Entrepreneurship Development in Higher Education (EDHE) Lekgotla 2019
Theme: Entrepreneurship through the arts

Young person, look in the mirror, not outside your window for work

If young people in South Africa could look in the mirror more deeply, many would see money-making and employment creating opportunities that are staring them in the face right now. Regrettably, they do not notice those opportunities because they are wired to get a "job," even if that ends up being in the retail market of long hours and a miserly pay hardly enough to sustain decent living. This was the message of Mr GG Alcock, a proven businessman and author of the book "Kasinomic Revolution" to the Entrepreneurship in Higher Education (EDHE) Lekgotla 2019 in Durban yesterday. His audience were students, academics, business representatives and policymakers drawn from universities, education and training colleges, the private sector and government, who are gathered for a four-day Entrepreneurship Lekgotla at the Durban International Convention Centre.

GG Alcock
Raised and home-schooled in a mud hut with no water, electricity or sanitation supply in the poorest area of Msinga in KwaZulu-Natal, Mr Alcock says he never accessed university education because his father could not afford it. “However, I was raised to live and survive in Africa and have made a success of it in the thriving Kasi business.”

The businessman, who was the keynote speaker at this Lekgotla, defined the Kasinomic Revolution as a business revolution happening in the townships; responding massively to South Africa's unemployment problem, with enormous potential to grow bigger with more recognition and support from the formal sector and government.

Mr Alcock cited numerous examples of what he called Kasinomic guerrillas: township dwellers running successful and enduring businesses - some for over 26 years. “Take for instance, this lady,” he says, pointing at a photo of a lady who trades in magwenya (fat cakes) in one of the case studies cited in his book. “She sells 3,000 fat cakes a day at R1 a unit. With polony and coffee, she collects R3,600 daily, making a 50% profit. Yet we feel sorry for them. She and her husband are building a two-storey home in Pimville, Soweto, from the sale of these magwenya. Another lady selling snacks at schools, is making R6,000 a month, and has put her sons through university. The lady with the magwenya business has found another spot to expand to, with this magwenya business. She says her unemployed son will not come and join her because this is not a “job”. The son has chosen to be employed at Edgars for R2,500 a month as a trainee.”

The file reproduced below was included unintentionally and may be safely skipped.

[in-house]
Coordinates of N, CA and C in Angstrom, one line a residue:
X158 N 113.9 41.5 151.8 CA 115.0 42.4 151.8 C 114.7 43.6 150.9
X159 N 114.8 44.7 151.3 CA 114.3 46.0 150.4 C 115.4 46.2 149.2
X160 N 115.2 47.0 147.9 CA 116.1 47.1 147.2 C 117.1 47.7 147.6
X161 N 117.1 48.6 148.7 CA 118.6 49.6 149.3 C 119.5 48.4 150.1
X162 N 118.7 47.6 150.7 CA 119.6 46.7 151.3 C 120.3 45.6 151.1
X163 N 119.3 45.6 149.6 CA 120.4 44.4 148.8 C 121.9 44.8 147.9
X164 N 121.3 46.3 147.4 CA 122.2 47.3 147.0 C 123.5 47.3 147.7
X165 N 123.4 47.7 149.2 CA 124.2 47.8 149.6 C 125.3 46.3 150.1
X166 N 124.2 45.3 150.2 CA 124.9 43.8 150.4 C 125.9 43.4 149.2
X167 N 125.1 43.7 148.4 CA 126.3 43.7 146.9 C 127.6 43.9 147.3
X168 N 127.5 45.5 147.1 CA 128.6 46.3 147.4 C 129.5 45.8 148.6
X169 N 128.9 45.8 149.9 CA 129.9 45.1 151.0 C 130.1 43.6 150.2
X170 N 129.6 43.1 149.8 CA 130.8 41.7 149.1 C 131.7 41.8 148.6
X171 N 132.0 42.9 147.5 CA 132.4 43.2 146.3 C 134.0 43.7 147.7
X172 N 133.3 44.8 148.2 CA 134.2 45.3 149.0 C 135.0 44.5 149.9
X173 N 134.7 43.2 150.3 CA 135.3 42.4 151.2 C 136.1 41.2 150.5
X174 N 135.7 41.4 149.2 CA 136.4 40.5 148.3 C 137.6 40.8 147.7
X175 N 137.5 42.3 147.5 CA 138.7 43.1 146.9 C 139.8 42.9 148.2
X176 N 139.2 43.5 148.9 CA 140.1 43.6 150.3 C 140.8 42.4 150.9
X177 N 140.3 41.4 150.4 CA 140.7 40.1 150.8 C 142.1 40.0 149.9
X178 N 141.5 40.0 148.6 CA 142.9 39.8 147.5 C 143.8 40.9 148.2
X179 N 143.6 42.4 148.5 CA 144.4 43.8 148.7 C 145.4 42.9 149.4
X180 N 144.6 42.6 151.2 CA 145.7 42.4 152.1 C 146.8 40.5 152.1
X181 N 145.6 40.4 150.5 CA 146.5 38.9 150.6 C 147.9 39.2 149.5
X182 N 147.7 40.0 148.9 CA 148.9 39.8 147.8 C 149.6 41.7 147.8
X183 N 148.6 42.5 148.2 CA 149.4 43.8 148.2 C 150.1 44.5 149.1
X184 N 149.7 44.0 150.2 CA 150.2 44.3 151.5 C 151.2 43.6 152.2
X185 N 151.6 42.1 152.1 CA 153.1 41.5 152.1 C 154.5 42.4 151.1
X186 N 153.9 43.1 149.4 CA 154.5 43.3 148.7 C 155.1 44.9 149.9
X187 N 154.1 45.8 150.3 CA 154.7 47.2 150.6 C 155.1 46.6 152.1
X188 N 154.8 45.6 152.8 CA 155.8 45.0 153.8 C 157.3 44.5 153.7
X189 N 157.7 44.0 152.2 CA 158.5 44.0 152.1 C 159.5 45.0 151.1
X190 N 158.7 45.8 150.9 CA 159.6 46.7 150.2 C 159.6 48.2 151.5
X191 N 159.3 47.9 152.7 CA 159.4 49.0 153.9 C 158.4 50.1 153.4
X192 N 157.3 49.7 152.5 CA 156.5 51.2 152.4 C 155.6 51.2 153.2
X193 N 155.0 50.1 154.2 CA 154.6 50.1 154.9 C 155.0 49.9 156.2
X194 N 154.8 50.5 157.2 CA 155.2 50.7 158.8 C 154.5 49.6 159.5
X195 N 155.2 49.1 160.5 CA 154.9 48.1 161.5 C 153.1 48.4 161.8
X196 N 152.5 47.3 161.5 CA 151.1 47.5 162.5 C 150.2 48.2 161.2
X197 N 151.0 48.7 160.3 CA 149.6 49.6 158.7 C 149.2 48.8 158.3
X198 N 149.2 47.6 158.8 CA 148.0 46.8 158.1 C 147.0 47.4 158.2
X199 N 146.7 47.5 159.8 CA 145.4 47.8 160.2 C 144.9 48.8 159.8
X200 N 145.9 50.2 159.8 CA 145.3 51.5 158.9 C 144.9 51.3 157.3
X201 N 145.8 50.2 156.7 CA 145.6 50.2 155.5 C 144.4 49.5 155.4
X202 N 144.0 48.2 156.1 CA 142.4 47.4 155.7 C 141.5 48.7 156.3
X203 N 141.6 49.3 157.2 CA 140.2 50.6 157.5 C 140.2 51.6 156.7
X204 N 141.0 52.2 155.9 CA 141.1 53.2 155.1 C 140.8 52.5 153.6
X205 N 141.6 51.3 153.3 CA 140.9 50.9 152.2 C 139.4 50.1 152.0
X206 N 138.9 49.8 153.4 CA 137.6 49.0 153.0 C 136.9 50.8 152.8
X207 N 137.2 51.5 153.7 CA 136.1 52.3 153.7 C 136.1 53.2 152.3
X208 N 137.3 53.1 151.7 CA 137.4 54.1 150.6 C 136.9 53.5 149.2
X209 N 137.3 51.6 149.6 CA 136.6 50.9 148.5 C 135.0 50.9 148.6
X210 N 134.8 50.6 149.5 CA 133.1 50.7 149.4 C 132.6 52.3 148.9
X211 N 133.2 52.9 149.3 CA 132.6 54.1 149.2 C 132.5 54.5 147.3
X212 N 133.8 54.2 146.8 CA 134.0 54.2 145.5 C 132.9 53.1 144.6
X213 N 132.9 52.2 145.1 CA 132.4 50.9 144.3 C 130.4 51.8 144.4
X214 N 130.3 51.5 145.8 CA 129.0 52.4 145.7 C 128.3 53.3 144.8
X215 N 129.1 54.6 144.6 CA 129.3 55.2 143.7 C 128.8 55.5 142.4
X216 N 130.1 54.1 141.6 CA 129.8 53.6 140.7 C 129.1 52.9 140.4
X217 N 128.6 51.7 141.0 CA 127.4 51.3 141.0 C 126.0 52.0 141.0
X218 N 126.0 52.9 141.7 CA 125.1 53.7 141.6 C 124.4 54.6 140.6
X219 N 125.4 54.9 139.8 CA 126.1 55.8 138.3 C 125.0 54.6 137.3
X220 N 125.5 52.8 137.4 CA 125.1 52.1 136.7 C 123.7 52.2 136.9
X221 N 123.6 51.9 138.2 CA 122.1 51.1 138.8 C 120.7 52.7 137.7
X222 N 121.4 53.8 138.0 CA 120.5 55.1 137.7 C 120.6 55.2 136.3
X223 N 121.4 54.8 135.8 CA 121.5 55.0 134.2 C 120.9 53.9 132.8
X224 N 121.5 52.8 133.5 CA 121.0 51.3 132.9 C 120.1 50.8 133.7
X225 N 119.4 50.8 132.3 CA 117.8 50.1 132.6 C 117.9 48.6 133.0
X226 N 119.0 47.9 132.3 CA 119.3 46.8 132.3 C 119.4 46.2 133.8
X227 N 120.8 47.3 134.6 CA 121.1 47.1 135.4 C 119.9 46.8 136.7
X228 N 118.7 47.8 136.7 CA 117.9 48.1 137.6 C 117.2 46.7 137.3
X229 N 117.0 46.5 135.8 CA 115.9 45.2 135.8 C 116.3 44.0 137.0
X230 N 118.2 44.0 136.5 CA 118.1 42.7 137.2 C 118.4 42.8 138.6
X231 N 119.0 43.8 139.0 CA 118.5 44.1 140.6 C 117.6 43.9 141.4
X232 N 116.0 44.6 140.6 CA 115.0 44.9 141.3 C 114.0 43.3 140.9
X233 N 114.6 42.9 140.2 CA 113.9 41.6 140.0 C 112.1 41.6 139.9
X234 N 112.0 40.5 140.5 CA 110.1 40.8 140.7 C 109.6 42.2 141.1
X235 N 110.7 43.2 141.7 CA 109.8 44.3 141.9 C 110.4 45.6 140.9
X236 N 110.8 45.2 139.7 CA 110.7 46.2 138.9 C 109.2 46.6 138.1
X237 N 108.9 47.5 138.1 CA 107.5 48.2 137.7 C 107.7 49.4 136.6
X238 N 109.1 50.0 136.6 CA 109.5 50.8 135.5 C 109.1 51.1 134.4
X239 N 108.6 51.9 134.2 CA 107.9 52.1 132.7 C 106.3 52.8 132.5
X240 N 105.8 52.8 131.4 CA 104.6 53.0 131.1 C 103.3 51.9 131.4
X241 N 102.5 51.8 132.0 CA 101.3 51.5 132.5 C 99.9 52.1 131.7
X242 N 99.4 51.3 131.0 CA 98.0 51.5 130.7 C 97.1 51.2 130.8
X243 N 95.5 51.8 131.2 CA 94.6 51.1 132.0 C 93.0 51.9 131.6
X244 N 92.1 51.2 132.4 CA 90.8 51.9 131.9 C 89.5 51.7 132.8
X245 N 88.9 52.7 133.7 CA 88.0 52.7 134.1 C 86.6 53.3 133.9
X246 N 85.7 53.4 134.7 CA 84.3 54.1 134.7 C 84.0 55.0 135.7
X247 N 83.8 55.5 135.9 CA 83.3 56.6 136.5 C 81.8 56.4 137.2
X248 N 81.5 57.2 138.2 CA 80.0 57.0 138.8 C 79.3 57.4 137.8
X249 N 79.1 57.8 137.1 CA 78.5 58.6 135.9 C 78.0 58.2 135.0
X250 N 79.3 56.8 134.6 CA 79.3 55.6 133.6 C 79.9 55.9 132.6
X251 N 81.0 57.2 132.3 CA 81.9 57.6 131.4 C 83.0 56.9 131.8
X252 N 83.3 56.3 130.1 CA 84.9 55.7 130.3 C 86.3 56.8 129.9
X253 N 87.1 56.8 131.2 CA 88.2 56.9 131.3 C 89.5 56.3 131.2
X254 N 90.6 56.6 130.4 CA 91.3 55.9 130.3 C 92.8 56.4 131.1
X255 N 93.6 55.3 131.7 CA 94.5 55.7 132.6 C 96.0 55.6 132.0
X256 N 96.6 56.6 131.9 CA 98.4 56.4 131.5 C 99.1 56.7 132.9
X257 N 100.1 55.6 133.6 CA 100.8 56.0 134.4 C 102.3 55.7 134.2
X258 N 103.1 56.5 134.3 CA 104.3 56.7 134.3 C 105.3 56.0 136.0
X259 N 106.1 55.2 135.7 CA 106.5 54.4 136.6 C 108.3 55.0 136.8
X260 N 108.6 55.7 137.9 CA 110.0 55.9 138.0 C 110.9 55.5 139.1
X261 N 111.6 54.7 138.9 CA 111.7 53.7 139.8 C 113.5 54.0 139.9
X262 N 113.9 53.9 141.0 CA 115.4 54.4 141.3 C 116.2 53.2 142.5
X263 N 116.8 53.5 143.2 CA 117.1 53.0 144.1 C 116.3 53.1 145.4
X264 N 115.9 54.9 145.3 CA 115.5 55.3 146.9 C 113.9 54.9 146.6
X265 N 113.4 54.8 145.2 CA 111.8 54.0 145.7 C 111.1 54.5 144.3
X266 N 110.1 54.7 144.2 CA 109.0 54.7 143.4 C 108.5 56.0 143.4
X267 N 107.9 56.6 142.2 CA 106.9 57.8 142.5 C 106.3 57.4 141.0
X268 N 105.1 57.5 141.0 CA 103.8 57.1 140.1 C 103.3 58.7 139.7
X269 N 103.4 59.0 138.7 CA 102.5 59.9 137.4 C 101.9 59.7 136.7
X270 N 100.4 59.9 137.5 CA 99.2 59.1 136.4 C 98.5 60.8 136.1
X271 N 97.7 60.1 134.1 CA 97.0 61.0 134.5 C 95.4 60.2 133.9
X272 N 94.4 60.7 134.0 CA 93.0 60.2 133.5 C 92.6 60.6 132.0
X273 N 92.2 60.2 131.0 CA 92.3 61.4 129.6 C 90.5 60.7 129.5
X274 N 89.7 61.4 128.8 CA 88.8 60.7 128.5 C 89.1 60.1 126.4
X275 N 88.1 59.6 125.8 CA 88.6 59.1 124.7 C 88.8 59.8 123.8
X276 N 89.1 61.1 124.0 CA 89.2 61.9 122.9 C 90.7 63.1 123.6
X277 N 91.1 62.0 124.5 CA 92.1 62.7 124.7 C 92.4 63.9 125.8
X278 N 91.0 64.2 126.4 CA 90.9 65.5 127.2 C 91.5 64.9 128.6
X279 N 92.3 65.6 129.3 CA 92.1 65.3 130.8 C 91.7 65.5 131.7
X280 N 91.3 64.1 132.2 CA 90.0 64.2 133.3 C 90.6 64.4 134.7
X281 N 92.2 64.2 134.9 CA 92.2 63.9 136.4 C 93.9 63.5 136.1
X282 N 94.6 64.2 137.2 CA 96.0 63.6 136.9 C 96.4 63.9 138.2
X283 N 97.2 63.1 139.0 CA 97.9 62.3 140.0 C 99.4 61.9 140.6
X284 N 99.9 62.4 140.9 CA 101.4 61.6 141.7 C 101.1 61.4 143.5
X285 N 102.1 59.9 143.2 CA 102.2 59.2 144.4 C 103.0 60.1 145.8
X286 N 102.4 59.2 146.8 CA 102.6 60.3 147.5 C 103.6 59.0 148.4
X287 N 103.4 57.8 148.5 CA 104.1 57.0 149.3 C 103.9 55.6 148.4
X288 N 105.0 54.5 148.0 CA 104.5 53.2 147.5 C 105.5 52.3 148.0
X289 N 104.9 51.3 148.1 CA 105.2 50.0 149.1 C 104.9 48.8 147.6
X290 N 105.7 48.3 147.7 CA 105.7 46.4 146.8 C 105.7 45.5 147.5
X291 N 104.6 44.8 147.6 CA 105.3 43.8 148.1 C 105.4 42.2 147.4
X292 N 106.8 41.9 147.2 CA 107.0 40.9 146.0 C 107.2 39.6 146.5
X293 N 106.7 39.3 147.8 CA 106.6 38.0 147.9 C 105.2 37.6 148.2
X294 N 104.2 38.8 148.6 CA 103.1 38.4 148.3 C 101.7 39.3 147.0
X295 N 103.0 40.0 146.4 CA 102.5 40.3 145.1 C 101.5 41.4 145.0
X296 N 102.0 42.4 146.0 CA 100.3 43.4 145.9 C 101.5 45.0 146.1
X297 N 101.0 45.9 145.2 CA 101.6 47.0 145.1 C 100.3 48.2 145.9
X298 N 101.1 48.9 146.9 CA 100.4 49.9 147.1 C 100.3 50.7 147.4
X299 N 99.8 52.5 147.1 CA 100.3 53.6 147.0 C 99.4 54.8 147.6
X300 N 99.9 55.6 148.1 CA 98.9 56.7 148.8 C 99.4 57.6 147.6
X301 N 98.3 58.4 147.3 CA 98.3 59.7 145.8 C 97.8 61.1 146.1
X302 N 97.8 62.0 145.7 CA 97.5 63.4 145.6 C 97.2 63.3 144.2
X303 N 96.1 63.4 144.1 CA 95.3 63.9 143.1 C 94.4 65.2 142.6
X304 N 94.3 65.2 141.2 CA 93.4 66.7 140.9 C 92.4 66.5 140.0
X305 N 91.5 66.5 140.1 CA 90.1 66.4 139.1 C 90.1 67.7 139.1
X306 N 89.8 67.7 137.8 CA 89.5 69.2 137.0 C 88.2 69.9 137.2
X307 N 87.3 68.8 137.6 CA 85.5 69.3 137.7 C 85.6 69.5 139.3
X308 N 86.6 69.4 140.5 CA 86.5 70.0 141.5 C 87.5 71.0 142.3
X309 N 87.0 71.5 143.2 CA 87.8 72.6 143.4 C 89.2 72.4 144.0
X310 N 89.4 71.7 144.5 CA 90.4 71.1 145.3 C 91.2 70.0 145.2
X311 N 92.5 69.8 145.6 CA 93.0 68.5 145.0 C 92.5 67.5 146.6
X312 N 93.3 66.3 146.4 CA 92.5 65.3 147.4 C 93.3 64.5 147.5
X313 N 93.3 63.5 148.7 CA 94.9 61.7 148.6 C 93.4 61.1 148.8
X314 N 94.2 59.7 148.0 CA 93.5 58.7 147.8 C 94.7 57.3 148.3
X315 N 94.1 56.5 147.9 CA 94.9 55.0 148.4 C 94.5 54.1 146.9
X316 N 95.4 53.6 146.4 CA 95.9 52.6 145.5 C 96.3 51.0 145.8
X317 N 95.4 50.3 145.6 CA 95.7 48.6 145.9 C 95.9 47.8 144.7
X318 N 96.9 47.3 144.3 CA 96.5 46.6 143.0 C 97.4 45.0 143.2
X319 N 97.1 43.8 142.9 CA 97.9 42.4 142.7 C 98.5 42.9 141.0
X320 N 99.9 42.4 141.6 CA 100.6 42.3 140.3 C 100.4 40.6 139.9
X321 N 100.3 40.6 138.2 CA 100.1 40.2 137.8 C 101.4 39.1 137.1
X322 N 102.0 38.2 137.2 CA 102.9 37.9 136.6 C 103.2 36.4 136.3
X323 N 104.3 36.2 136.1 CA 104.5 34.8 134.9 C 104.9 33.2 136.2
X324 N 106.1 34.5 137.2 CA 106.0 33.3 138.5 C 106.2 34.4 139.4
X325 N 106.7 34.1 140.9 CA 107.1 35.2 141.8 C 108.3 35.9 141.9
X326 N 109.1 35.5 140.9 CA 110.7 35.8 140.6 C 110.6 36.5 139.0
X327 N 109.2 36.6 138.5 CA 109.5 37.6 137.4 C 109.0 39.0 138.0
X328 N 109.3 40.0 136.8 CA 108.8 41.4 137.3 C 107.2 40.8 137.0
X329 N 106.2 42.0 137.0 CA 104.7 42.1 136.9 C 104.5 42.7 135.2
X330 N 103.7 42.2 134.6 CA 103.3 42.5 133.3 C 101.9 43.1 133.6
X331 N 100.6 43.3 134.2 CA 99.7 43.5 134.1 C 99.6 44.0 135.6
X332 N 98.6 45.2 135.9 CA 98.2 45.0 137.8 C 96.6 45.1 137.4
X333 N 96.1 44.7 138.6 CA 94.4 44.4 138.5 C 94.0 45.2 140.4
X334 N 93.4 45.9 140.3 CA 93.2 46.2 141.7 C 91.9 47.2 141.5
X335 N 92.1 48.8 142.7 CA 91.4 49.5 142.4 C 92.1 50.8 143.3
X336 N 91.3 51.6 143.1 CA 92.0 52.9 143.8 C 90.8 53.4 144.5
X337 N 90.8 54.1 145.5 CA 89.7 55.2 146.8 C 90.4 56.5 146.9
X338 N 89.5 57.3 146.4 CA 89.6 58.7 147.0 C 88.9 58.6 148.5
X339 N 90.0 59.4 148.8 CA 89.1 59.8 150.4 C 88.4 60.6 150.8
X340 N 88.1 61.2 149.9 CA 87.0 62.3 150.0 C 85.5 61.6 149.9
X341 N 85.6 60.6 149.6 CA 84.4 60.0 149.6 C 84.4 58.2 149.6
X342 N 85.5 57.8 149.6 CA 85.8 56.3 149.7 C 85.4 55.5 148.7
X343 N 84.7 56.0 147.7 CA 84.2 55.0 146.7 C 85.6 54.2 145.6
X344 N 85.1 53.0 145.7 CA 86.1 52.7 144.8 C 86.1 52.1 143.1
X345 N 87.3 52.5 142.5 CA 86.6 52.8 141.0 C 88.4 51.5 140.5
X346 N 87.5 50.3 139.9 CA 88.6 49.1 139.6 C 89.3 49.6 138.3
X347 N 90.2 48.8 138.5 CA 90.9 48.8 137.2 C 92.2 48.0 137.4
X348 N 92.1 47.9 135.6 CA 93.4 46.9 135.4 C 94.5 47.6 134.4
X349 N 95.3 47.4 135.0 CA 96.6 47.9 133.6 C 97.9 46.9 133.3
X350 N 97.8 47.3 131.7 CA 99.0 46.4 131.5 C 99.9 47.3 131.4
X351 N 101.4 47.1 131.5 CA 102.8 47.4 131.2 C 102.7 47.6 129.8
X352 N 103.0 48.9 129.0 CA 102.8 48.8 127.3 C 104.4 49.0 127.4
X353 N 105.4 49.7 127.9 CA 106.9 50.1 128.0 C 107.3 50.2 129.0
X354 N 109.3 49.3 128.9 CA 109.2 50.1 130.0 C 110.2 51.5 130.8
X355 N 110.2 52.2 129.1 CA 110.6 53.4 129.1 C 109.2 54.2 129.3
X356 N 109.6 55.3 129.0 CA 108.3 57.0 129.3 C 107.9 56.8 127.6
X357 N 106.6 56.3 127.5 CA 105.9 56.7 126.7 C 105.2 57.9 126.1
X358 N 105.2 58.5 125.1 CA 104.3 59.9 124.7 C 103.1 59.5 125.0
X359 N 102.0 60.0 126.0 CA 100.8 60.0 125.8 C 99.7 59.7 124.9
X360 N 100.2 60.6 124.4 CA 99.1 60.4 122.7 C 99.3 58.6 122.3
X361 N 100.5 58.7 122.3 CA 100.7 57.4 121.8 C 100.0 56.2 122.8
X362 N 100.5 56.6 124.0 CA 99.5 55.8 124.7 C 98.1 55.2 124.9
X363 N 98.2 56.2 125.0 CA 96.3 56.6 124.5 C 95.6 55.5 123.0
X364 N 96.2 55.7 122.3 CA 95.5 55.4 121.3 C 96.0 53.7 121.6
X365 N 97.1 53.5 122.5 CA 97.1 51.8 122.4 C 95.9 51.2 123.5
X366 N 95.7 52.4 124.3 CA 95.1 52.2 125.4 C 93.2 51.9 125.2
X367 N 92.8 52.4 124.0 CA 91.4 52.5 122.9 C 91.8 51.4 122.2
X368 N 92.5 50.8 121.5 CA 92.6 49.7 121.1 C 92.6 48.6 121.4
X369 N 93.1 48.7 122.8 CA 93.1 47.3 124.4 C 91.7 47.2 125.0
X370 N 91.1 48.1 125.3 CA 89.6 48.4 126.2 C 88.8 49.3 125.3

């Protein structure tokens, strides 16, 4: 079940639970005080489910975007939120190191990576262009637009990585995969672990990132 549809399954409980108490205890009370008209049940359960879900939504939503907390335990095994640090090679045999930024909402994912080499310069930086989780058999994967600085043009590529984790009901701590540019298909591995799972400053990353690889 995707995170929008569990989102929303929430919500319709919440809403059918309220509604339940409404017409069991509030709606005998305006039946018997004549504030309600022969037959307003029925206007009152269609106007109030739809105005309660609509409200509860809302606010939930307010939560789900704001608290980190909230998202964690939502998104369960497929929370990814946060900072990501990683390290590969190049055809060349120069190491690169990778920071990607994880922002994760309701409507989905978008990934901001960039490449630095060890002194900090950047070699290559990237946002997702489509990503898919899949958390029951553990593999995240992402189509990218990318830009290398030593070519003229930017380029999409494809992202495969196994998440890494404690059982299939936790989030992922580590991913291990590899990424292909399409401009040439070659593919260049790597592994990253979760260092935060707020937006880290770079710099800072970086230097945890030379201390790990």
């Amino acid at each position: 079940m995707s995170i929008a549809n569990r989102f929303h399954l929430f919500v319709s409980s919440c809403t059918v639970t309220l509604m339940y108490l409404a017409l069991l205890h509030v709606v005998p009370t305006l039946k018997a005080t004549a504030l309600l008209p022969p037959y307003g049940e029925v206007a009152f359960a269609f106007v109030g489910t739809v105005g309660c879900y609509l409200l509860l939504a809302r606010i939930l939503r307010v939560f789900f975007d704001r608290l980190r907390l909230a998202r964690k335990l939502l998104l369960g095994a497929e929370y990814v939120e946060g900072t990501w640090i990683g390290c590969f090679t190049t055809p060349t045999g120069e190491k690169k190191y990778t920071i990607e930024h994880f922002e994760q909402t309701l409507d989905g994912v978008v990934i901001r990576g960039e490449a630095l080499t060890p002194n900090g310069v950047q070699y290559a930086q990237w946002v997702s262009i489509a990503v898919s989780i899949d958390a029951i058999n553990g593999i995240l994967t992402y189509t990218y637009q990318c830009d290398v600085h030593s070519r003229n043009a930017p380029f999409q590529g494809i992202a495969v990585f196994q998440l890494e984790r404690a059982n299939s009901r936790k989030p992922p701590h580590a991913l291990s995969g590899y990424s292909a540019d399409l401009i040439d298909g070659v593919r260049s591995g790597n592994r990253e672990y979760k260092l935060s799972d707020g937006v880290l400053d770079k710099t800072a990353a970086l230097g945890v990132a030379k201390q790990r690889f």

The Msinga-born entrepreneur went on to say the food industry is 100% indigenous business. “Magwenya, a plate of mogodu (a delicacy of cooked tripe served with pap or steamed dumpling) and the township-style burger commonly known as the kota, among other ‘kasi kos’ meals etc, have become a R 87 billion a year sector that continues to grow while the KFCs and other fast food outlets are shrinking.” He gave another example of a man in Soweto who sells 2,400 kotas a day. “His staff peel 80 bags of potatoes a day to make those kotas. He recently bought his new jeep cash.

Kota, also known as spahlo
Magwenya (left) and the kota have become part of the R87m informal fast food industry that should at least be recognised and supported by government and the formal financial services sector.
Photos: Suppplied by GG Alcock

“When we talk unemployment we need to distinguish between formal employment and informal work generating serious money with potential to grow,” said the man who wrote the chappies did you know sayings as he shared other interesting did you knows about more informal economy facts in the muti, Nigerian noodle business and goat sector. He has been a shebeen owner, African adventurer and owner of multiple marketing businesses including Ingwe Communications and Minanawe Marketing which he has recently sold to a French multinational Publicis Communications as part of a R1 billion marketing deal.

Ultimately, Mr Alcock was urging young people to “look in the mirror - not outside your window, for opportunities staring you in your face.” Turning to academics, he challenged them to “think deeply about how we prepare a new Afripolitan generation to make decent livelihoods by looking for Kasinomic opportunities, right on their door steps.”

Coming from humble beginnings himself, GG Alcock grew in a mud hut with no water, electricity or sanitation supply in the poor area of Msinga in KwaZulu-Natal. He says even though he never went to university - as his father could never afford it - he was raised to survive in Africa and has since proven himself a successful entrepreneur - notwithstanding.

By training people for professions that may no longer exist in the next generation, we're feeding them a hoax - Prof Mthembu

Welcoming the delegates to Durban earlier yesterday, the Vice-Chancellor and Principal of the Durban University of Technology which is hosting the Lekgotla, Prof Thandwa Mthembu, had said it was time universities paused to reflect on whether the structured system of education they were giving young people remained relevant today.